Genesis 23:4. He was a “stranger,” not one belonging to their race; a “sojourner,” a dweller in the land, not a mere visitor or passing traveller. The former explains why he has no burial place; the latter why he asks to purchase one.

The soil had been made over to Abraham by the Covenant of God, and yet he confesses that he was a stranger and pilgrim in the land. We can have no enduring possession in this world. David, though a wealthy man and a king, made the same confession. (Psalms 39:11.)

It is the acknowledgement that he here makes to the sons of Heth that is referred to in Hebrews 11:13 : “They confessed that they were strangers and pilgrims on the earth.” Abraham, however, did not sustain this character alone. Israel, when put in possession of the land, were taught to view themselves in the same light: “Ye are strangers and sojourners with me.” (Leviticus 25:23.) But Abraham’s confession, though true at all times, was peculiarly true and striking when thus uttered at the grave of Sarah. Never does the impression of this truth come upon us with such force; never do we feel the ties that bind us to the earth so loosened, so nearly rent asunder, as when we stand by the grave of those we love. However at other and happier times we may forget the frail tenure by which we hold this earthly tabernacle, we are strongly impressed with the conviction then. We then, indeed, “know the heart of a stranger,” and wonder that we have ever felt domesticated here on earth, where there is so much sin and suffering, so little stability and peace. Would that we could carry this abiding conviction along with us into the daily business of life! How little influence would its trials and disappointments possess over us! How much internal peace would it bestow to feel that we were “strangers and pilgrims” on earth, and that soon, amid the comforts of our Father’s house, we should smile at the little disquietudes of the way.—(Bush.)

All men are pilgrims on earth, for they pass on through life driven by an irresistible power. But believers in God are also strangers. Their true home is not here. They are not of this world.

To-day it is fair, the next day there may be the thundering storm: to-day I may want for nothing: to-morrow I may be like Jacob, with nothing but a stone for my pillow and the heavens for my curtains. But what a happy thought it is!—though we know not where the road winds, we know where it ends. It is the straightest way to heaven to go round about. Israel’s forty years wanderings were, after all, the nearest path to Canaan. We may have to go through trial and affliction: the pilgrimage may be a tiresome one, but it is safe. We cannot trace the river upon which we are sailing, but we know it ends in the floods of bliss at last. We cannot track the roads; but we know that they all meet in the great metropolis of heaven, in the centre of God’s universe. God help us to pursue the true pilgrimage of a pious life.—(Spurgeon).

A father with his little son is journeying overland to California; and when at night he pitches his tent in some pleasant valley, the child is charmed with the spot, and begs his father to rear a house and remain there; and he begins to make a little fence about the tent, and digs up the wild flowers, and plants them within the enclosure. But the father says, “No, my son! Our home is far distant. Let these things go; for to-morrow we must depart.” Now God is taking us, His children, as pilgrims and strangers homeward; but we desire to build here, and must be often overthrown before we can learn to seek “the city that hath foundations, whose builder and maker is God.”—(Beecher).

“Bury my dead out of my sight” has been a sad necessity for all living, since mortality has made war on life. See the triumphs of death! The faces of our friends, which to look upon was a delight, must now be disfigured in the corruption of the tomb. God changes their countenance and sends them away. The beauty which affection doted upon has disappeared; and those who lately were the desire of our eyes have now become a loathing unto all flesh. She whom Abraham could not bear that others should look upon with unholy desire must now be delivered over to the possession of Death. Let the beautiful, the gay, and the vain think of this, and remember the words, “Dust thou art, and unto dust thou shalt return.”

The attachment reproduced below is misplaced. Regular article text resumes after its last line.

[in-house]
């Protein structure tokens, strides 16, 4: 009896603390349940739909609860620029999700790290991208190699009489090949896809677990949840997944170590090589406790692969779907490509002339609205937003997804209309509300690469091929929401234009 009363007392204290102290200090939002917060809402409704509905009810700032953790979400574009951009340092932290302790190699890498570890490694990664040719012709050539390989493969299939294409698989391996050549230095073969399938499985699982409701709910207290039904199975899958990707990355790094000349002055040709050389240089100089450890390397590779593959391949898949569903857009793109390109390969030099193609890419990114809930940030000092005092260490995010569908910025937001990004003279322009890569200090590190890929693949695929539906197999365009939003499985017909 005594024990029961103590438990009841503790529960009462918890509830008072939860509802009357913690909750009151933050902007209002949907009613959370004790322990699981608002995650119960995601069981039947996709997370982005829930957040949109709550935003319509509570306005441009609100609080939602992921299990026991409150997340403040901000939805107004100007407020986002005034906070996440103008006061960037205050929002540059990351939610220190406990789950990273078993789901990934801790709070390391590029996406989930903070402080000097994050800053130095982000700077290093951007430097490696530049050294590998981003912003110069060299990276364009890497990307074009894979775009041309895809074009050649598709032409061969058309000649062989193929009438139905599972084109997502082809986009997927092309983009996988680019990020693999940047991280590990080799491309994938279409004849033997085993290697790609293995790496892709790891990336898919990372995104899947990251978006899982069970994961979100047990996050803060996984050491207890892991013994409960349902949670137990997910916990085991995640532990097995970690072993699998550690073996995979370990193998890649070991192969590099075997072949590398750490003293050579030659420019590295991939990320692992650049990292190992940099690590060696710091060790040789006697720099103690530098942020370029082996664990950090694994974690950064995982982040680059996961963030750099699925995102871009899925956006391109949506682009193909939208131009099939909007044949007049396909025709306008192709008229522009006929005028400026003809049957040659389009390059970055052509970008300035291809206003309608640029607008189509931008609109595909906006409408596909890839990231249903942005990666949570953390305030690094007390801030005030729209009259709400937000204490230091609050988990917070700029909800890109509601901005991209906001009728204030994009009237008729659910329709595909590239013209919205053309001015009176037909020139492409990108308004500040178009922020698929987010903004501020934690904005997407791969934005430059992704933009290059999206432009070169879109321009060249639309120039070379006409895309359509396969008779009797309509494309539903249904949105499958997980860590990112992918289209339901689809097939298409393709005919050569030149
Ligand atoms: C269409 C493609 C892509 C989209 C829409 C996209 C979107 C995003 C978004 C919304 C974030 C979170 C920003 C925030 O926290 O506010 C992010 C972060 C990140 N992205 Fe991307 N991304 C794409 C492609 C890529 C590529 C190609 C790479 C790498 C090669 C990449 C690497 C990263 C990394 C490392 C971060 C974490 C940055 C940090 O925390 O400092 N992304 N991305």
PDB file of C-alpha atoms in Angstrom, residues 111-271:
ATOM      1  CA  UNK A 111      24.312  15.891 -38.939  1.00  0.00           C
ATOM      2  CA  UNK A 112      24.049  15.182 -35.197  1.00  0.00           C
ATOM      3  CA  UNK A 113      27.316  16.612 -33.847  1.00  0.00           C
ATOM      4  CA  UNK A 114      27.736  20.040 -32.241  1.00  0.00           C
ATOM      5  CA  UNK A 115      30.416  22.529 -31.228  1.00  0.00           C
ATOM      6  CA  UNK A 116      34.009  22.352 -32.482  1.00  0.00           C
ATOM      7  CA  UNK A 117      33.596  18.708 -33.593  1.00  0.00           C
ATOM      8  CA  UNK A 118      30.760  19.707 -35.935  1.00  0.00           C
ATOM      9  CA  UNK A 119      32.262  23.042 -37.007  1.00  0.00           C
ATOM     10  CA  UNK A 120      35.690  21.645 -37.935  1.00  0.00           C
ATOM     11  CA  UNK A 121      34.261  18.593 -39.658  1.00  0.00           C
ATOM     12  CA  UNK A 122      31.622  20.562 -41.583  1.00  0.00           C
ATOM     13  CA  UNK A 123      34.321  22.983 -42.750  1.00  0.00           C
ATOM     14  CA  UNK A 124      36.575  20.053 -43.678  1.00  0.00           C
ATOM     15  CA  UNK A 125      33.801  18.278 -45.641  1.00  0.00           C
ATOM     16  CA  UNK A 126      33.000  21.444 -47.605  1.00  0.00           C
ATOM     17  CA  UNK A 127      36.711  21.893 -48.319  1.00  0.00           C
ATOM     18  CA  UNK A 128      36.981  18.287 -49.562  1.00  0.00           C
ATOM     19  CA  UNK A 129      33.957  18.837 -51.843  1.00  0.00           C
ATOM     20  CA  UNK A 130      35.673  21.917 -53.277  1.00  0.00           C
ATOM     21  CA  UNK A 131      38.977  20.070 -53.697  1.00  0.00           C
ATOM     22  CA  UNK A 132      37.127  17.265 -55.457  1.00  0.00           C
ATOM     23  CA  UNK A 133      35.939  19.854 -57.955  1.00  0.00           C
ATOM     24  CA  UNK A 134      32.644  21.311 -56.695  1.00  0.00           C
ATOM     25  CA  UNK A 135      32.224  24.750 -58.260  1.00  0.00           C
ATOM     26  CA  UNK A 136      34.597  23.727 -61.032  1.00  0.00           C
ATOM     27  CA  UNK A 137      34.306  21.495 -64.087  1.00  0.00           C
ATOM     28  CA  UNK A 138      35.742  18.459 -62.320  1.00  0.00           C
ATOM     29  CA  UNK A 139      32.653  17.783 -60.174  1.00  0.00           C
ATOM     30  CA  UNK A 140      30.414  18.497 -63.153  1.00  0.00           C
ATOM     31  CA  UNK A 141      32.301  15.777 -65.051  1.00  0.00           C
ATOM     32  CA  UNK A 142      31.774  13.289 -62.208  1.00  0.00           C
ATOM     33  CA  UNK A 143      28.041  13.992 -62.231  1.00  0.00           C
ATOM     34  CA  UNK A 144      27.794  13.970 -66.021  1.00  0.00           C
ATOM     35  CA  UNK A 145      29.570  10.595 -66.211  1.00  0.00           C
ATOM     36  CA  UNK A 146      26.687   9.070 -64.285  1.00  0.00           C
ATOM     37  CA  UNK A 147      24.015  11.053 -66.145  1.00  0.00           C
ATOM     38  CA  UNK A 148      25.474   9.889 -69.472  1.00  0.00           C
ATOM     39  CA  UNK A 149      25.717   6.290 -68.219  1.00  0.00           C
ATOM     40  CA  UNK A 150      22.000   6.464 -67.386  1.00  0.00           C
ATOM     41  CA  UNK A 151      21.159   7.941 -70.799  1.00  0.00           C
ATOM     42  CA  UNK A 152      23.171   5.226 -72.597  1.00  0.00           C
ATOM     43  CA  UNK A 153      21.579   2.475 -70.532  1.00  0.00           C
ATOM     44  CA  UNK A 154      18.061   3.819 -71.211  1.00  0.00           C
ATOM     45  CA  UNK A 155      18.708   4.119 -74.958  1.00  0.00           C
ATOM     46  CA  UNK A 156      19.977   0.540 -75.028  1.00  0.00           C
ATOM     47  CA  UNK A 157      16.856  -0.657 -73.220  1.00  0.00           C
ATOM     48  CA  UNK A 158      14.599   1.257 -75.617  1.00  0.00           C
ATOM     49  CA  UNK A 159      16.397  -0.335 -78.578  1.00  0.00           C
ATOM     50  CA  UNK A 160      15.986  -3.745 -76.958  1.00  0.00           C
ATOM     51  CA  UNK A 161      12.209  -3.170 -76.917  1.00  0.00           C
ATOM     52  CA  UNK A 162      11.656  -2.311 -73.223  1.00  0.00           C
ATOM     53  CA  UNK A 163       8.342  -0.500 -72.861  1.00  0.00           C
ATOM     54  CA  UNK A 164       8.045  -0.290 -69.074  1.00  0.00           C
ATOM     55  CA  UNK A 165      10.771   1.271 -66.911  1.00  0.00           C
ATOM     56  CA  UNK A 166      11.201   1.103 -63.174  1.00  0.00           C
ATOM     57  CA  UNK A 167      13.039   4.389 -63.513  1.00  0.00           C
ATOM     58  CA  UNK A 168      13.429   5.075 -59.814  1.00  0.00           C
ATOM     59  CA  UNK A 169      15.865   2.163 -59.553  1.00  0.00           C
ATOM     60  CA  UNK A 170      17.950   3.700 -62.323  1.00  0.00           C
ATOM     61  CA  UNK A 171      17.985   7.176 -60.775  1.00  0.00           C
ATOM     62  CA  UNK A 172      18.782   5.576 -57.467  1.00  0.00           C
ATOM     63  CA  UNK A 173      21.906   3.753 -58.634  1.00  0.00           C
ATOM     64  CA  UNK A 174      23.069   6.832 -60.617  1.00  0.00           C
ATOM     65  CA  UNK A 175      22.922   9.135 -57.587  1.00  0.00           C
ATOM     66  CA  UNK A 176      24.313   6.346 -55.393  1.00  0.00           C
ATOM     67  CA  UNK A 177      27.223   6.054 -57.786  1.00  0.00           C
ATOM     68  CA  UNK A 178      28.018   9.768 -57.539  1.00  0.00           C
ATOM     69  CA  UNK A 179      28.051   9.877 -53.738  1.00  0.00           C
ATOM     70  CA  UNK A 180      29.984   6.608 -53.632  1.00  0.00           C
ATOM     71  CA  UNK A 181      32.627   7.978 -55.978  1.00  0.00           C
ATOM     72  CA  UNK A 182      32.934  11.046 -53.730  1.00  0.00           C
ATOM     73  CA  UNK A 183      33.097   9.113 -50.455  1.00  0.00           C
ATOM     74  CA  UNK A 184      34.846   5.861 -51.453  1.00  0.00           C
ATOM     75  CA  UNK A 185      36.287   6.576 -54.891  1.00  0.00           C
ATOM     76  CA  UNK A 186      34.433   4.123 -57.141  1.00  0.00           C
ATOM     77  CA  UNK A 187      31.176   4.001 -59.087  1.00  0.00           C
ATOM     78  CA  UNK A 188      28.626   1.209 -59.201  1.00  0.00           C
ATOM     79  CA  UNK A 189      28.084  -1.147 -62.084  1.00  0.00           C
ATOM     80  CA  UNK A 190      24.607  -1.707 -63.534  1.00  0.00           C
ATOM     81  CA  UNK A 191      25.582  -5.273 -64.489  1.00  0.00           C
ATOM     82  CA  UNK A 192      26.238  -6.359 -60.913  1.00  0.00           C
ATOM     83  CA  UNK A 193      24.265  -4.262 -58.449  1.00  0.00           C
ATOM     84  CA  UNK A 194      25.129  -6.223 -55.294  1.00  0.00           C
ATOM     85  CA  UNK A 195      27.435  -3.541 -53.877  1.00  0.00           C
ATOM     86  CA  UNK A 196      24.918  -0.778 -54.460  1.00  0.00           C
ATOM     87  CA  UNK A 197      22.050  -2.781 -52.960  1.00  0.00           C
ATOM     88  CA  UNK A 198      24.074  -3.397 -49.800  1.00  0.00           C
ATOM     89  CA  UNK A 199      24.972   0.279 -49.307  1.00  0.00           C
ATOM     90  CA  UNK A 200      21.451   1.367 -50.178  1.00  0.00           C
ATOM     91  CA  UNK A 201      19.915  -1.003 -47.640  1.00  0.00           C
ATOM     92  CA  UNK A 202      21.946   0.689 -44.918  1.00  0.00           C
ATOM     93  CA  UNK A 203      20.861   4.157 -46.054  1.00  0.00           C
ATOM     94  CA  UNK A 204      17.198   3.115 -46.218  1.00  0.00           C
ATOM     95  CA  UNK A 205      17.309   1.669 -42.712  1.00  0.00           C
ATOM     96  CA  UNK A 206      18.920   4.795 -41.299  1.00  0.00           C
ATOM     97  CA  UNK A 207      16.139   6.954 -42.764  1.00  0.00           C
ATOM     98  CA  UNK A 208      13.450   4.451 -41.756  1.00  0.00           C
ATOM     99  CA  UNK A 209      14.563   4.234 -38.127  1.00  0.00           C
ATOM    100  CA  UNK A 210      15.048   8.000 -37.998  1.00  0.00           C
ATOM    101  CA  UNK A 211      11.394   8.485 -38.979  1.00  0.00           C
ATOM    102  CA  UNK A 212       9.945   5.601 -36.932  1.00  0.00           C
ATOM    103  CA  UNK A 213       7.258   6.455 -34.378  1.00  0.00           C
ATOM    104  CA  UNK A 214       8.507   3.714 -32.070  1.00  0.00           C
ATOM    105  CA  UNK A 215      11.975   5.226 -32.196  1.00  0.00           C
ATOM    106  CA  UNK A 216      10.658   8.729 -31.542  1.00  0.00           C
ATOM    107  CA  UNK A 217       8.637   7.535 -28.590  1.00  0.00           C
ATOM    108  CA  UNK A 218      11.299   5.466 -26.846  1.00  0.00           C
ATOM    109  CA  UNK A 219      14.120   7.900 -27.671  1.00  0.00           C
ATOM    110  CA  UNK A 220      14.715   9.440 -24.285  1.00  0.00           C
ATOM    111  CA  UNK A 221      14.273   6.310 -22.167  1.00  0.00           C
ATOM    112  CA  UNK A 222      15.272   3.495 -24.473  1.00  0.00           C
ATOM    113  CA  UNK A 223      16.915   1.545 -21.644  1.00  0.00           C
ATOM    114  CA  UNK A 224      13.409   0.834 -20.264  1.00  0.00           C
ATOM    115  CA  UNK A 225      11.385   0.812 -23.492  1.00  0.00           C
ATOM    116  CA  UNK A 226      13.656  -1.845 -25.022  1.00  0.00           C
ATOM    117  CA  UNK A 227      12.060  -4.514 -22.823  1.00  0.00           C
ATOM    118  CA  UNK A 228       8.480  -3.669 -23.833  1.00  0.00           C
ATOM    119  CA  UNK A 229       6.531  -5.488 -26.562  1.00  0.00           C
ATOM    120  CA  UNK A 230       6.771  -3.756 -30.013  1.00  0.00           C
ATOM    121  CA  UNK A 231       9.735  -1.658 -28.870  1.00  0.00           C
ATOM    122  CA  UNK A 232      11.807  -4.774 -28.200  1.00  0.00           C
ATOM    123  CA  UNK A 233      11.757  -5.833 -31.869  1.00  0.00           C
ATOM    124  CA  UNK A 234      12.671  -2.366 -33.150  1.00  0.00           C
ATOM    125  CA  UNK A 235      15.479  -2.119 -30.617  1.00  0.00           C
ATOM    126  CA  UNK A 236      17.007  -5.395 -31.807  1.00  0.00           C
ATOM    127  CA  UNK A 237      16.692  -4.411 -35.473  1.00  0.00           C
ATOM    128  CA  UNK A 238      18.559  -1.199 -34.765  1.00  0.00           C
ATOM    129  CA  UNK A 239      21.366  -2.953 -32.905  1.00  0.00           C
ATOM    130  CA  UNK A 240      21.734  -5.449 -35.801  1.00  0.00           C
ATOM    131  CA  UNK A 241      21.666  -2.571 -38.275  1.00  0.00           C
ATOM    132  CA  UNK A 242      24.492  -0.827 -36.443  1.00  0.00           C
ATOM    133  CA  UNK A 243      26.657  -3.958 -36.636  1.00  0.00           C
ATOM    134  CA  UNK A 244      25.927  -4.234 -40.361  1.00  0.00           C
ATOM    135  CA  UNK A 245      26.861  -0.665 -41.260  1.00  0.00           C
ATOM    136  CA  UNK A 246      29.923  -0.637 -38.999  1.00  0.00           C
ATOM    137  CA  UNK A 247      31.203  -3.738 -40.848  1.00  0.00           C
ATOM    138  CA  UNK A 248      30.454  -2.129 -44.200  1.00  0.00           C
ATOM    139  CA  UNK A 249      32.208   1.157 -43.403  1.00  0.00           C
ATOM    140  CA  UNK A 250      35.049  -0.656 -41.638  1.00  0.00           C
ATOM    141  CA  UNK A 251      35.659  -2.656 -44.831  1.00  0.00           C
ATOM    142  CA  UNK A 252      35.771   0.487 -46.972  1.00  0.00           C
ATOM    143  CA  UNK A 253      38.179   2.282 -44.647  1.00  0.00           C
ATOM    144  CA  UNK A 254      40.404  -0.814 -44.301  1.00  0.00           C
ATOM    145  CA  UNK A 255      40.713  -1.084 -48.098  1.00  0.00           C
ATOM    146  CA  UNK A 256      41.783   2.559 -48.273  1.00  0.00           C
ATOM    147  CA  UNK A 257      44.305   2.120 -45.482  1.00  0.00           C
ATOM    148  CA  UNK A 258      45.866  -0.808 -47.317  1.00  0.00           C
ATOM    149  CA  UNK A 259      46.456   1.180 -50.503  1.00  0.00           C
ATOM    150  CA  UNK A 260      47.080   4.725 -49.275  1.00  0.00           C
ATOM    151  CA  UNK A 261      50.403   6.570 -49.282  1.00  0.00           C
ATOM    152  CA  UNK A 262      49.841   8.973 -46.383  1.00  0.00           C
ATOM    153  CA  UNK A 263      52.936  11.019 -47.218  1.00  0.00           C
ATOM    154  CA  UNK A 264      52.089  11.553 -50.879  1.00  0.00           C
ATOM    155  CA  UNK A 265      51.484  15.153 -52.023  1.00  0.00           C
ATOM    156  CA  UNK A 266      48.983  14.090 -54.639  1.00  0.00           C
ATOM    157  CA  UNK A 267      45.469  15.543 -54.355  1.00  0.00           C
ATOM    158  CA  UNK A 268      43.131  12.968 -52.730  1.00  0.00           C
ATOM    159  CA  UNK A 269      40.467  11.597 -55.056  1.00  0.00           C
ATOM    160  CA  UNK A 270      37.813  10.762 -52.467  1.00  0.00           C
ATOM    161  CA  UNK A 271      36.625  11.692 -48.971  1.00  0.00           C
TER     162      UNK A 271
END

Raised upon the triumphs of death are the triumphs of the resurrection. The “body of our humiliation” shall be charged till it becomes like unto the “glorious body” of Him who has vanquished death.
What disarrays like death? It defaces the fascination of the beautiful. It breaks the lamp of the wise. It withers the strength of the mighty. It snatches the store of the rich. Kings are stripped of trapping, trophy, treasure; “their glory shall not descend after them.”—(R. W. Hamilton.)

Genesis 23:5-6. The reply of the children of Heth is deeply respectful to Abraham, and confers on him an unusual favour—admission for his dead into the family sepulchres of the inhabitants: but it does not meet the point at which the request had aimed. They viewed Abraham as enjoying in a special manner the Divine favour, and possibly, as Kalisch suggests, regarded his residing among them as a protection and safeguard against Divine inflictions: compare Abimelech’s confession. (Ch. Genesis 21:22.) They therefore repudiate his description of himself as a stranger and a sojourner, and manifest a wish to incorporate him among themselves. He, therefore, while courteously acknowledging their favourable proposal, now makes known to them his full mind on the matter. His description of himself as a stranger and a sojourner had not been given at random: it had its deep foundation in truth, and was not to be complimented away, but to be adhered to and acted on.—(Alford.)

Genesis 23:7. The politeness of Abraham may be seen exemplified among the highest and the lowest of the people of the East; in this respect nature seems to have done for them what art has done for others. With what grace do all classes bow on receiving a favour, or in paying their respects to a superior! Sometimes they bow down to the ground; at other times they put their hands on their bosoms, and gently incline the head; they also put the right hand on the face in a longitudinal position, and sometimes give a long and graceful sweep with the right hand from the forehead to the ground.—(Roberts.)